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Government must commit £23bn over next 10 years on ‘retrofit revolution,’ says green commission

  • 20/05/2022
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Government must commit £23bn over next 10 years on ‘retrofit revolution,’ says green commission
The government needs to kickstart the “retrofit revolution” with major investment as many properties, especially low value properties, cannot meet energy efficiency requirements.

According to the latest report from the Building Back Britain Commission, in the average English local authority 58.4 per cent of homes are below the Energy Performance Certificate (EPC) band of C and it will cost around £200bn to get them up to this standard.

There is upcoming legislation that could mandate that from 2025 rented property has to be EPC rated C or above.

The commission is made up of major organisations in the UK, including chief executives of Barratt Developments, Legal & General, Mace, Thakeham, NHBC and Riverside Group.

It noted that there were five key risk factors around the effectiveness of retrofit, which includes very low EPC rating, old housing stock, conservation requirements, low market value and EPC band C being unattainable with current technology.

The report said that the “tipping point” for homes was £162,000, with homes under this threshold “likely to be financially unviable” for retrofit without financial support as the cost would exceed house price gain.

It continued that one third of homes in levelling up areas were below this critical price threshold.

It added that in the UK there were 2.8m homes valued at under £162,000 with an EPC below C in levelling up areas.

The report noted that 10 per cent of homes could not reach an EPC band C with current retrofit technology, and this rose to 20 per cent in the city of London.

The commission urged the government to prioritise low-value housing in levelling up areas, adding that this would help progress towards net zero target as it would give people more energy security.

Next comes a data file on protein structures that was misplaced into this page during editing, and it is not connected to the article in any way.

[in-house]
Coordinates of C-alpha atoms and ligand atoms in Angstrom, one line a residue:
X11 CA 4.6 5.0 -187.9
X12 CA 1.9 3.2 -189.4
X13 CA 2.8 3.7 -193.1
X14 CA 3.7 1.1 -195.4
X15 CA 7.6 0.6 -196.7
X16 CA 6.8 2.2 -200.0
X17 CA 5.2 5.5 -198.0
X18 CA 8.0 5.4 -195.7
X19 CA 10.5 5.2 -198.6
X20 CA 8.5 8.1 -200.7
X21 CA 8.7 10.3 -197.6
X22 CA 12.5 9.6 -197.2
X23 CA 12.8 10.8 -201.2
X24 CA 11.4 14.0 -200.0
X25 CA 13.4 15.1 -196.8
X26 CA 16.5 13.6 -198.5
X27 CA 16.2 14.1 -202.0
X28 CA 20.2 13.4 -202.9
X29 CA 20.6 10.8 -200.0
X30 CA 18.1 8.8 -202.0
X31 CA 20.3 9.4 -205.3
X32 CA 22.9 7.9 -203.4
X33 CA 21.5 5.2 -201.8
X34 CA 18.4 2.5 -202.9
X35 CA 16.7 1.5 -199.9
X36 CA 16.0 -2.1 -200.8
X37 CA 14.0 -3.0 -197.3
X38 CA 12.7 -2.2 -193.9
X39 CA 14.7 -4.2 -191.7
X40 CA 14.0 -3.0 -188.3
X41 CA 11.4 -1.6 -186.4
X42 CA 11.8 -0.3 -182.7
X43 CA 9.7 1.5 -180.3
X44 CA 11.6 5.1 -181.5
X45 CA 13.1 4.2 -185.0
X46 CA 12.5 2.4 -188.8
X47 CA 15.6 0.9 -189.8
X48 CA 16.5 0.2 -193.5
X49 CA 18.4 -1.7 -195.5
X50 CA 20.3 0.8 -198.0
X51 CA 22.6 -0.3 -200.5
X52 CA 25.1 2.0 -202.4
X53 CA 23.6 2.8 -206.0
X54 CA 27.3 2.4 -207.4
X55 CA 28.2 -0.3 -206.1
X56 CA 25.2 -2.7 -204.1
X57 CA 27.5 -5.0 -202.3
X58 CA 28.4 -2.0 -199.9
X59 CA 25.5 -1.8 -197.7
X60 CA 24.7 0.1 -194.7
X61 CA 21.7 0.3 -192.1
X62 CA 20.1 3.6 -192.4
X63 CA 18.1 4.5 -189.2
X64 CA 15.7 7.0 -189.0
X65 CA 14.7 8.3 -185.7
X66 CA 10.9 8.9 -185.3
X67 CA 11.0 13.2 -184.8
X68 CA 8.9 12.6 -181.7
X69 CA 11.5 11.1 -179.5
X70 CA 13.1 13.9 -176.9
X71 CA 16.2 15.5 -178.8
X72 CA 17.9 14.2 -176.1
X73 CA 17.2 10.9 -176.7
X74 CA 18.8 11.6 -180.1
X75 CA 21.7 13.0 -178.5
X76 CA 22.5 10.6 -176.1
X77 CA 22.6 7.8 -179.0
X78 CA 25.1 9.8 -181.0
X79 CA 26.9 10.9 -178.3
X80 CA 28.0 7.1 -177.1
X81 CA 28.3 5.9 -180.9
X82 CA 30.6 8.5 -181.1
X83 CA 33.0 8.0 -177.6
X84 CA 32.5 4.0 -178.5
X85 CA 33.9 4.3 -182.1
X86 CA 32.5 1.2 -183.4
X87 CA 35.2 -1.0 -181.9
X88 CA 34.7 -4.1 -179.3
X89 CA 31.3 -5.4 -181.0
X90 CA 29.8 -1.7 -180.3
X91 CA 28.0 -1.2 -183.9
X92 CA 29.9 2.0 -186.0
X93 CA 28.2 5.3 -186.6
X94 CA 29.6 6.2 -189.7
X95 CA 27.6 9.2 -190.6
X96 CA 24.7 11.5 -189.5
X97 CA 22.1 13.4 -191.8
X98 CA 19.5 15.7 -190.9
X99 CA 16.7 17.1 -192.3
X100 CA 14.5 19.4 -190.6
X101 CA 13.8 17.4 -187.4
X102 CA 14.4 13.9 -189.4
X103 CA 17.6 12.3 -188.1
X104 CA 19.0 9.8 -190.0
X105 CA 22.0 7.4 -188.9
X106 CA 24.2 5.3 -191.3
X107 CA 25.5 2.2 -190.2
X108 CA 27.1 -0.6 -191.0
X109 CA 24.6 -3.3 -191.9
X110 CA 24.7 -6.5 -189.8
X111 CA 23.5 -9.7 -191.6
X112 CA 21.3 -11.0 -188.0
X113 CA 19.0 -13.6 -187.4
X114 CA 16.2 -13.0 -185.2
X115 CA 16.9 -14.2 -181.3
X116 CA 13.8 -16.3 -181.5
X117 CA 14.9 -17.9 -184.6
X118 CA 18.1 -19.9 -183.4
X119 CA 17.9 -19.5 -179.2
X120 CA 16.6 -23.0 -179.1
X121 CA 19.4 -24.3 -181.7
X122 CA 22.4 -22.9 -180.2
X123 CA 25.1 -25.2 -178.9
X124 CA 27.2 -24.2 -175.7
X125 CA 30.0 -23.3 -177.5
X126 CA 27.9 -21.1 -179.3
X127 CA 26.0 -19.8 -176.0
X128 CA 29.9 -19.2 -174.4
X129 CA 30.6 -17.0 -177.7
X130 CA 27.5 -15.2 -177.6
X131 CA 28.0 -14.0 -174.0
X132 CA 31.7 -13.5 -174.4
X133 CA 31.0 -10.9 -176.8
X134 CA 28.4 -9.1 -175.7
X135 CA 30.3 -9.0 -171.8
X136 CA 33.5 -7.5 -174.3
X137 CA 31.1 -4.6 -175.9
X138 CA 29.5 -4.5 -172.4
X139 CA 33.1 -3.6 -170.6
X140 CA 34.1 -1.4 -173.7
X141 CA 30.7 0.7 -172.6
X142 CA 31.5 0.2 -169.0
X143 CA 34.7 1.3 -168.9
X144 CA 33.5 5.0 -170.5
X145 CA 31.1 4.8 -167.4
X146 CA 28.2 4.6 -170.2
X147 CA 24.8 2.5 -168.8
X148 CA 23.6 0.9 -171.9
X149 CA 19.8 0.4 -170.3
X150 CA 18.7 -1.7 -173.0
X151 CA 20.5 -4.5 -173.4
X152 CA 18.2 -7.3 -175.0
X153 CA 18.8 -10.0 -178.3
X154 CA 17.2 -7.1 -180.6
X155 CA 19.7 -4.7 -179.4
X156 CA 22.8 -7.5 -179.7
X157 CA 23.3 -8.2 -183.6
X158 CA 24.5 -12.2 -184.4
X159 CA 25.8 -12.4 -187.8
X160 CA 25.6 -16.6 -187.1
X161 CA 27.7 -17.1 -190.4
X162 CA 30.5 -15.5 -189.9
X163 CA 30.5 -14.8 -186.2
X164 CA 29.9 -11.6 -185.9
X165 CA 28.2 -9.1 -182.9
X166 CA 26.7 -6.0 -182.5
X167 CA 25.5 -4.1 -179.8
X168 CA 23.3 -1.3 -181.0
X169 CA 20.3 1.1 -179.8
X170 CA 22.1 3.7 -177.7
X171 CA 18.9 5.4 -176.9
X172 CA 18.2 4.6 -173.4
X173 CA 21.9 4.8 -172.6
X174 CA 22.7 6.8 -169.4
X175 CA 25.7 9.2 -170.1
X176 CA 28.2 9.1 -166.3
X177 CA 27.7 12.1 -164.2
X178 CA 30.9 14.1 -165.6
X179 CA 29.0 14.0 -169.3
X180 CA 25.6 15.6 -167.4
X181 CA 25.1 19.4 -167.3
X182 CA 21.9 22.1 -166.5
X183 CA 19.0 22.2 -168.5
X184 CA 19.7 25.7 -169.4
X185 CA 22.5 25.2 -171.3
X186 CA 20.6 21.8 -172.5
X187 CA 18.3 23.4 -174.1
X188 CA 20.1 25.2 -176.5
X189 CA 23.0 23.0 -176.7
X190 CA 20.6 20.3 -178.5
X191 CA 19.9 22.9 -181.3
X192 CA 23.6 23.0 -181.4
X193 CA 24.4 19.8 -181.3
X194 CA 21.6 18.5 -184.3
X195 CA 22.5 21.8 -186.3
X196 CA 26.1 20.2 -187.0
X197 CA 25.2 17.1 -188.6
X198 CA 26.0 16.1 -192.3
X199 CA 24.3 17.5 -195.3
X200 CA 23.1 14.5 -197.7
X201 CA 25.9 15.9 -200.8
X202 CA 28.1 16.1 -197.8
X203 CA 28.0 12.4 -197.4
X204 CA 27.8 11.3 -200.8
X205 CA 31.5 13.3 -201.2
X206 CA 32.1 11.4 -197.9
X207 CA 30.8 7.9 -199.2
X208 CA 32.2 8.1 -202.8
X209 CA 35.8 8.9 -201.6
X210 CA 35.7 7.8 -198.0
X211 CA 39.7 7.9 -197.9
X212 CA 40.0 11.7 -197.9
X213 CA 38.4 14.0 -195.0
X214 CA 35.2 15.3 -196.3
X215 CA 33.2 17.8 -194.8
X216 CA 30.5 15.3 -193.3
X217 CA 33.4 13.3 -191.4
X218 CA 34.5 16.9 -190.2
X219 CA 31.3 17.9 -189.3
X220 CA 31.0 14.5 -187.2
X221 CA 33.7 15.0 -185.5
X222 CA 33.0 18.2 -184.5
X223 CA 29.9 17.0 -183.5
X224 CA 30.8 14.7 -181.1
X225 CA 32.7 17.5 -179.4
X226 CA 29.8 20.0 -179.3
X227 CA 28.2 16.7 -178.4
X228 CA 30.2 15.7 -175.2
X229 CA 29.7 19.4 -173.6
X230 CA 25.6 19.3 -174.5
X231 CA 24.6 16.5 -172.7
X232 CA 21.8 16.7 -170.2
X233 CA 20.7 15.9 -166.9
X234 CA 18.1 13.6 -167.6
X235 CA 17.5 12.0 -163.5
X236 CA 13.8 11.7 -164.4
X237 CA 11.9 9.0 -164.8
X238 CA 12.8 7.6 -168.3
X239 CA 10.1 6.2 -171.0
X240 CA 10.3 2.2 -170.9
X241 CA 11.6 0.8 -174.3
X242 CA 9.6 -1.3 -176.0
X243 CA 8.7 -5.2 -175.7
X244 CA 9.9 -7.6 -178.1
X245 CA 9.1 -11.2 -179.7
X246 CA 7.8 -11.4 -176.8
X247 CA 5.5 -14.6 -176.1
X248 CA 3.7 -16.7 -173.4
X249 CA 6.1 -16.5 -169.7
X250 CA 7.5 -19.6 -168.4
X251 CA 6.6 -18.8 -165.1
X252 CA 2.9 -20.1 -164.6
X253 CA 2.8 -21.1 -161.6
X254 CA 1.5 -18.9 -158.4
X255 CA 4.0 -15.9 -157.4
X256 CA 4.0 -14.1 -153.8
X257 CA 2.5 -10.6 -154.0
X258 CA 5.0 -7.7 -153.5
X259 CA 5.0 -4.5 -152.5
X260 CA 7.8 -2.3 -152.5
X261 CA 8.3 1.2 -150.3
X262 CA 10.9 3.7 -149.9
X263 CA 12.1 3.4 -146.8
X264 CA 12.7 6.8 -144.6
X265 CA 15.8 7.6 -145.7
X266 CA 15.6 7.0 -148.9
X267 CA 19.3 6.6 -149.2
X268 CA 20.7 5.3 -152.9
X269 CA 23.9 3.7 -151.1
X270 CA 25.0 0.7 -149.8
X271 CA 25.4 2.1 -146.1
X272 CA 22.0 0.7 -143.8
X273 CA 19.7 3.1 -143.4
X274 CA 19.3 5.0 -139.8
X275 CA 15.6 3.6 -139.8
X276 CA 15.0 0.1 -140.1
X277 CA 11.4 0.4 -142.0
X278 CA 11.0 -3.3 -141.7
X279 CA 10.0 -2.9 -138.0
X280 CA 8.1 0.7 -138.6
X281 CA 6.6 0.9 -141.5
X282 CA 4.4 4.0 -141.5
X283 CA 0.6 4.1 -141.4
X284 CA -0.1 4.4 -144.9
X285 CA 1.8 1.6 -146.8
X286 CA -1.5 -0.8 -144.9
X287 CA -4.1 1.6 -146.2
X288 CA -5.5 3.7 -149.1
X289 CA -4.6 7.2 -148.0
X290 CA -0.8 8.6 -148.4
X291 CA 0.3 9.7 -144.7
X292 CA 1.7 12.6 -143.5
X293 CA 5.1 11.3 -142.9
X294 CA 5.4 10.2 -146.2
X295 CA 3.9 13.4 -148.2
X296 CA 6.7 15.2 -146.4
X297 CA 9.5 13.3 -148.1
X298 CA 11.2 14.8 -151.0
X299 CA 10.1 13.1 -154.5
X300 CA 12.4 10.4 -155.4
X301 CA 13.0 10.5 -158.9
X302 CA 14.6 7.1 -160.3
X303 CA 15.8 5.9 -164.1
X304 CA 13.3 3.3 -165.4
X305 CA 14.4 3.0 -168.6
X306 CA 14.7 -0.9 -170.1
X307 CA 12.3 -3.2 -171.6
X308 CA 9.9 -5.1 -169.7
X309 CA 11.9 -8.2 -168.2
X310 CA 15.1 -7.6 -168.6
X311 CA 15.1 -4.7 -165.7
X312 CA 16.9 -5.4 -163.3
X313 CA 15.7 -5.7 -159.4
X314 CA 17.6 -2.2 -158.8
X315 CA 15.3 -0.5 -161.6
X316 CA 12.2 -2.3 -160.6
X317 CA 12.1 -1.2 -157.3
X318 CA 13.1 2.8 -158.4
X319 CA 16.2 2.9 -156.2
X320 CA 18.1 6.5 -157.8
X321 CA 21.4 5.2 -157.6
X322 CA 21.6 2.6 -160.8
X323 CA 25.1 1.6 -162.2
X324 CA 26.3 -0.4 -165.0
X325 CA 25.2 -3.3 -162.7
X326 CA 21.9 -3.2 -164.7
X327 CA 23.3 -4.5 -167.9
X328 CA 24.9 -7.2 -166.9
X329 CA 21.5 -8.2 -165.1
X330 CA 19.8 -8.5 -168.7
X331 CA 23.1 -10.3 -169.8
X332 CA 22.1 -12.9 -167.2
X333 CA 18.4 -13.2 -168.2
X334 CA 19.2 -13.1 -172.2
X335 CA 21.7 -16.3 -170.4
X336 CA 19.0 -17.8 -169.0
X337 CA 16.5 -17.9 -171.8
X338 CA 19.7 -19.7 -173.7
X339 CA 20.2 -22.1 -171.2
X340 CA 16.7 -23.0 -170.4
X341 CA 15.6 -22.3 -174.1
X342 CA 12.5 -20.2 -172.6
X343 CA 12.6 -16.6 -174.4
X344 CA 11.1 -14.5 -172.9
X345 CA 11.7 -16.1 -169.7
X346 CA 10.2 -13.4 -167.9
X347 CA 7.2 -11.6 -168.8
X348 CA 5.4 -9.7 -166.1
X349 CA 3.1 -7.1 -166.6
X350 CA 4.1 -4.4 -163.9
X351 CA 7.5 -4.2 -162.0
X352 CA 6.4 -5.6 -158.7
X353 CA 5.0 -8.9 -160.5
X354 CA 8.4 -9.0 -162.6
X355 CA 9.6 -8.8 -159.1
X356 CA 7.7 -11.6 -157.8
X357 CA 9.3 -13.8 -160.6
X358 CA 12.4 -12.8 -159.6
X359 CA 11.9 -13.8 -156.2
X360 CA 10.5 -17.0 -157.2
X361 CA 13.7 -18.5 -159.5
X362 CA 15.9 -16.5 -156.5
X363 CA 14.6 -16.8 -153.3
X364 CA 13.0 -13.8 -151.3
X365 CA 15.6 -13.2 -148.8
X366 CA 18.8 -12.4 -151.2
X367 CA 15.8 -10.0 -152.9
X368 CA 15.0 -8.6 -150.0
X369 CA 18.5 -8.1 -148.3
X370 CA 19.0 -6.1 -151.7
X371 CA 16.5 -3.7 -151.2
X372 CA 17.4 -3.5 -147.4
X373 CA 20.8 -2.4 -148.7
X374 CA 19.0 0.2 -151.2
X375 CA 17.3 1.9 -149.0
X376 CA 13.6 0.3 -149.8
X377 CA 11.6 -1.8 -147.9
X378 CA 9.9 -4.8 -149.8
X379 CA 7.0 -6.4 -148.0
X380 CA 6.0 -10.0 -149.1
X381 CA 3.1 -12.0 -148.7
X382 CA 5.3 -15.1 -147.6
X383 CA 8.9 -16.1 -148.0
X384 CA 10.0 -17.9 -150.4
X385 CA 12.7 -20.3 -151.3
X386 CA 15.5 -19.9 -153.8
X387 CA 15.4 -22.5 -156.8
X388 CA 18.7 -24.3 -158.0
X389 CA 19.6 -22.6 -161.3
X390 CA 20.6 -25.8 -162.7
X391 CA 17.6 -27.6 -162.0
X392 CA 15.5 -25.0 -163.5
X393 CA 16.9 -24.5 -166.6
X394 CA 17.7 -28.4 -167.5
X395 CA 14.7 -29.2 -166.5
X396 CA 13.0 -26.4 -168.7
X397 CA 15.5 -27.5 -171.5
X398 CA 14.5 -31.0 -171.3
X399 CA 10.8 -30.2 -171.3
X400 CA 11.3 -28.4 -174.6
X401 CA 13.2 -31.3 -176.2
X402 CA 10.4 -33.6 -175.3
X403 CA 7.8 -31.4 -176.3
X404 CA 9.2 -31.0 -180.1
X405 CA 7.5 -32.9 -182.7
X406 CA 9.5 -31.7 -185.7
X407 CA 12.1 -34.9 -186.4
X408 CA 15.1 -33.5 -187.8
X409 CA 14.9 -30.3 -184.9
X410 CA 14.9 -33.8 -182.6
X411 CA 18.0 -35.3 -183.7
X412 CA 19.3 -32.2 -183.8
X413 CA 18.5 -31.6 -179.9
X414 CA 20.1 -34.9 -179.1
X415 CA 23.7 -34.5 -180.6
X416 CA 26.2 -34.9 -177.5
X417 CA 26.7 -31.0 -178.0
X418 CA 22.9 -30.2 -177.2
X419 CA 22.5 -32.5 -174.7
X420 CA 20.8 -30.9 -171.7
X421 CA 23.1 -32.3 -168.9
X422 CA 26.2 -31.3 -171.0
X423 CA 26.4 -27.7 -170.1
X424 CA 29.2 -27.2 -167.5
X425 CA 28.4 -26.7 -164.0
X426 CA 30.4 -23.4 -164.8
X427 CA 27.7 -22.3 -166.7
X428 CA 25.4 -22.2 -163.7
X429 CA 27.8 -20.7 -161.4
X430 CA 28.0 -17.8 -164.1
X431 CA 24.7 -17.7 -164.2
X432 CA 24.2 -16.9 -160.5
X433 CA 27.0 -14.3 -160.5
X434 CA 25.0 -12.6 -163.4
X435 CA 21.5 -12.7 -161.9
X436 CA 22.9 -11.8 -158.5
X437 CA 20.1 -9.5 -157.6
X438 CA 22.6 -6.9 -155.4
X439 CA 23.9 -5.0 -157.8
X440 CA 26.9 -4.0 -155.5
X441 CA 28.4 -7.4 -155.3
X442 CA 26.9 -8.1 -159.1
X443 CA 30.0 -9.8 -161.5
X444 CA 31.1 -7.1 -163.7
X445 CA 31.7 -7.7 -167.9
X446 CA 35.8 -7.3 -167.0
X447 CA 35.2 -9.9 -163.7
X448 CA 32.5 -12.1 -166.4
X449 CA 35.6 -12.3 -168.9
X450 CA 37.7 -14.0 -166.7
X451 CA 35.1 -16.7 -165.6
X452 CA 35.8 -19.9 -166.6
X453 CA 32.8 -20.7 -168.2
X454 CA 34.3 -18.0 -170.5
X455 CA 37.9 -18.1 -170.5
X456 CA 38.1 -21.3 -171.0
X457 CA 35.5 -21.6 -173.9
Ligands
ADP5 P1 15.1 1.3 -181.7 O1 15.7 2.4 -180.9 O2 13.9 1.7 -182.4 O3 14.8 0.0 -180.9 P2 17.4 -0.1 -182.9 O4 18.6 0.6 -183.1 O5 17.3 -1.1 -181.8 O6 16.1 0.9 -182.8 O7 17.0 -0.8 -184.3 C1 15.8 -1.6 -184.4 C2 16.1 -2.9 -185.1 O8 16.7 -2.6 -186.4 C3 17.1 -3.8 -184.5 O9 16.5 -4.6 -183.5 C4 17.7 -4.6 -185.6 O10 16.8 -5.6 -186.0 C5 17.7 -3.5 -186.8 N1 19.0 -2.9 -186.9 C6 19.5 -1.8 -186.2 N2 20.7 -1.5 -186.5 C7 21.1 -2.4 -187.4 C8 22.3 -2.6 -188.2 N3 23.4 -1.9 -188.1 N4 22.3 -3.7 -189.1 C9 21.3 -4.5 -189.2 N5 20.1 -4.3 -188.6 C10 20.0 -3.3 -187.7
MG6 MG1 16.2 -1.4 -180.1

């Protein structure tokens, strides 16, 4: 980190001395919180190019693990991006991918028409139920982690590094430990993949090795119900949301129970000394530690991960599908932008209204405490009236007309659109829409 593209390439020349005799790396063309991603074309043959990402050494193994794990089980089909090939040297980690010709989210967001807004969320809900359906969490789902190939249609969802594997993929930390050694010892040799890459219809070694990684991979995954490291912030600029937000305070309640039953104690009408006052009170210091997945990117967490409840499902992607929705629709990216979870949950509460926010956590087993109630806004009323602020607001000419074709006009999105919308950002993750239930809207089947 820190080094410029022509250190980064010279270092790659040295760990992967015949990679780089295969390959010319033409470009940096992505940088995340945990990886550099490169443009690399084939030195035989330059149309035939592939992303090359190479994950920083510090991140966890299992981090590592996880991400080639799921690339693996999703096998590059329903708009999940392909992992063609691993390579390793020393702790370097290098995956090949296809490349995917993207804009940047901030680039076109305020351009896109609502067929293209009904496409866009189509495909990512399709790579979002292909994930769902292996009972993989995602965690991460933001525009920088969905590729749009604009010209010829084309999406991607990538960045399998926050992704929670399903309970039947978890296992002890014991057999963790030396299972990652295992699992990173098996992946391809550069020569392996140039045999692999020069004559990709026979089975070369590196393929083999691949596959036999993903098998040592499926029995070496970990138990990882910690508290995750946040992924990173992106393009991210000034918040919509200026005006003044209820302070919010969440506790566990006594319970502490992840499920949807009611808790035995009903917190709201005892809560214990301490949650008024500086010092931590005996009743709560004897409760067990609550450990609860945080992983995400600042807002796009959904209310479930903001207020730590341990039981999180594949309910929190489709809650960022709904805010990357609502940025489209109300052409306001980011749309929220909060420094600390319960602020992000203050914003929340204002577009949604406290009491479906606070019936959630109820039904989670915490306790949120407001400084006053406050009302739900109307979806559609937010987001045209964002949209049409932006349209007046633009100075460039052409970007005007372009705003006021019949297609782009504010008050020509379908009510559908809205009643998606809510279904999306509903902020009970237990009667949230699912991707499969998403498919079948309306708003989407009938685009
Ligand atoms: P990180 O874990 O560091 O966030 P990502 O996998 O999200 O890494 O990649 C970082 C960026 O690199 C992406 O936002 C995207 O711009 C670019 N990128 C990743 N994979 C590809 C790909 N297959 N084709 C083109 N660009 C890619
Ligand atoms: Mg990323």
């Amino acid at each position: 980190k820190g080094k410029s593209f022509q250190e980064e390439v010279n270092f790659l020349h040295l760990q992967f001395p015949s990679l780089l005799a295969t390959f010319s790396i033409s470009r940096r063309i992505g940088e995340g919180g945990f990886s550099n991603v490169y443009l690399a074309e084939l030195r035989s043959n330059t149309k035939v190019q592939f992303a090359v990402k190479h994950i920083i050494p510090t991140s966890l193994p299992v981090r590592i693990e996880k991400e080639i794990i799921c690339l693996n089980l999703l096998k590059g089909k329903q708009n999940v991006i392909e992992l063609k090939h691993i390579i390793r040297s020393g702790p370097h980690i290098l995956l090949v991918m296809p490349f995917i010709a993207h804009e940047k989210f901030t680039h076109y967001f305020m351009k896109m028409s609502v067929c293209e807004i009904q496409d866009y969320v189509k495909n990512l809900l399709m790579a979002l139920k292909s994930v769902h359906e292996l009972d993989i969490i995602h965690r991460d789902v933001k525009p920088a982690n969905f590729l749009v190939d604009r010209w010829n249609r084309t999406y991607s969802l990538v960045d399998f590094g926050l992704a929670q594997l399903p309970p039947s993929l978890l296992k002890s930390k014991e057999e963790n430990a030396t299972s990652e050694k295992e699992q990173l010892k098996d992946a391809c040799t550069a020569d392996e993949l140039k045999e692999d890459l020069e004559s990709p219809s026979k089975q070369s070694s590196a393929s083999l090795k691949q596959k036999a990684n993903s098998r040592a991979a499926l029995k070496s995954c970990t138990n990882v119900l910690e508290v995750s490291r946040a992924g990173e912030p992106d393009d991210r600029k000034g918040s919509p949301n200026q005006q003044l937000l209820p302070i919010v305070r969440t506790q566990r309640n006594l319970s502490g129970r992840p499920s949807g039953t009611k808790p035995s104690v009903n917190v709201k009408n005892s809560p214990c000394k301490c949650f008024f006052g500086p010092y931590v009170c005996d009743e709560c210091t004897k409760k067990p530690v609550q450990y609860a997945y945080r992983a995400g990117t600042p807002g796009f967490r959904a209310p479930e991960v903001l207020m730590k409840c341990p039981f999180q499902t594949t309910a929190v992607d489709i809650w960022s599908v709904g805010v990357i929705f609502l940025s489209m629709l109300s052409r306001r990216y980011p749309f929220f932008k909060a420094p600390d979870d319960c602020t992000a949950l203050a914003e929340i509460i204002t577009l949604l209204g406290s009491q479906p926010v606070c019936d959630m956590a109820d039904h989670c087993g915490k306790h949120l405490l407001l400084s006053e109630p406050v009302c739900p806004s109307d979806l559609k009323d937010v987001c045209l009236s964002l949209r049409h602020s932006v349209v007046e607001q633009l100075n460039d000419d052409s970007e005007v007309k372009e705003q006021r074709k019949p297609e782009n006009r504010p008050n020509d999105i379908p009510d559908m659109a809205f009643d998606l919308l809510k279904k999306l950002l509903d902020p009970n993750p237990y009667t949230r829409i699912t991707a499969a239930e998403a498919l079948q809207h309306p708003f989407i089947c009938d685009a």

It also called for new build properties that are going to be constructed to have the “highest possible levels of emissions reductions”.

The report added that new build developers were already making “significant steps forward in recent years” and new build homes emit two tonnes less carbon each that average existing homes.

However, the report said that more needed to be done to “remove constraints and enable the transition to net zero to happen at the scale and pace required”.

Actions include partnering with the private sector on policy, encouraging more sustainable developments and promoting deeper integration of modern methods of construction.

It continued that the private sector would have a “critical role” to play in providing additional capital to improve energy efficiency through things like green mortgages.


Five key actions

It said over the next 10 years, householders in low value homes the government should provide grants via public borrowing.

Householders in higher value homes should be able to secure low-interest unsecured loans over the next decade at similar rates to government borrowing.

Funds from growth in investment should be used to create incentives,, through research and development tax credits, for the uptake of net zero construction technologies.

It added the government should consult on how to improve the take-up of green mortgages and review residential property taxes to see if changes could be made to increase demand for energy efficient properties.

The report said that the government should acknowledge the challenges that “older homes beyond realistic repair” and establish “housing decarbonisation zones”, where Homes England and local authorities develop local programmes to replace this housing stock.


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